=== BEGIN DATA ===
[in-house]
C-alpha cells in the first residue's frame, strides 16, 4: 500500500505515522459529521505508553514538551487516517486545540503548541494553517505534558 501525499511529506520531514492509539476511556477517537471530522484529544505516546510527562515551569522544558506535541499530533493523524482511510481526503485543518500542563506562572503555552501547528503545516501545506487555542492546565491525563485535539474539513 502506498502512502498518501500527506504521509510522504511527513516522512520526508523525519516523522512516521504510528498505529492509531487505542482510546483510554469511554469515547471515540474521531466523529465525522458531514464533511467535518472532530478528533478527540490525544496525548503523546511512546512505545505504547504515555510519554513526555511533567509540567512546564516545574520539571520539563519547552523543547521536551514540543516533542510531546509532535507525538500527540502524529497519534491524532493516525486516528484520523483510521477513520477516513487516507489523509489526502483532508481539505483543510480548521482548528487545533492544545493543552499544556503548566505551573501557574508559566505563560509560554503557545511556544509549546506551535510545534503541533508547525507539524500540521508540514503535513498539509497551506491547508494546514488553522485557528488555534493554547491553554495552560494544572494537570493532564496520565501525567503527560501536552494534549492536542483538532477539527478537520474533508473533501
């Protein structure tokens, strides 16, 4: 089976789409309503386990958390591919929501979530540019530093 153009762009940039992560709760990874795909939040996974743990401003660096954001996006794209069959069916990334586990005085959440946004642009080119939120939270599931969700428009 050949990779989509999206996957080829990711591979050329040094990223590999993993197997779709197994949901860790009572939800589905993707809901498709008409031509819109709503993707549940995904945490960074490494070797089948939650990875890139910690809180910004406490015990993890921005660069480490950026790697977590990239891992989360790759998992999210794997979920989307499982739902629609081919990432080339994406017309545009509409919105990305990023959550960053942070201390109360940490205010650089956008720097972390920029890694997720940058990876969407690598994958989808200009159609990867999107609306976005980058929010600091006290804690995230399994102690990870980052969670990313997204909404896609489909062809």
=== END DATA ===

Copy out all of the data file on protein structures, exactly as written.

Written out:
[in-house]
C-alpha cells in the first residue's frame, strides 16, 4: 500500500505515522459529521505508553514538551487516517486545540503548541494553517505534558 501525499511529506520531514492509539476511556477517537471530522484529544505516546510527562515551569522544558506535541499530533493523524482511510481526503485543518500542563506562572503555552501547528503545516501545506487555542492546565491525563485535539474539513 502506498502512502498518501500527506504521509510522504511527513516522512520526508523525519516523522512516521504510528498505529492509531487505542482510546483510554469511554469515547471515540474521531466523529465525522458531514464533511467535518472532530478528533478527540490525544496525548503523546511512546512505545505504547504515555510519554513526555511533567509540567512546564516545574520539571520539563519547552523543547521536551514540543516533542510531546509532535507525538500527540502524529497519534491524532493516525486516528484520523483510521477513520477516513487516507489523509489526502483532508481539505483543510480548521482548528487545533492544545493543552499544556503548566505551573501557574508559566505563560509560554503557545511556544509549546506551535510545534503541533508547525507539524500540521508540514503535513498539509497551506491547508494546514488553522485557528488555534493554547491553554495552560494544572494537570493532564496520565501525567503527560501536552494534549492536542483538532477539527478537520474533508473533501
């Protein structure tokens, strides 16, 4: 089976789409309503386990958390591919929501979530540019530093 153009762009940039992560709760990874795909939040996974743990401003660096954001996006794209069959069916990334586990005085959440946004642009080119939120939270599931969700428009 050949990779989509999206996957080829990711591979050329040094990223590999993993197997779709197994949901860790009572939800589905993707809901498709008409031509819109709503993707549940995904945490960074490494070797089948939650990875890139910690809180910004406490015990993890921005660069480490950026790697977590990239891992989360790759998992999210794997979920989307499982739902629609081919990432080339994406017309545009509409919105990305990023959550960053942070201390109360940490205010650089956008720097972390920029890694997720940058990876969407690598994958989808200009159609990867999107609306976005980058929010600091006290804690995230399994102690990870980052969670990313997204909404896609489909062809």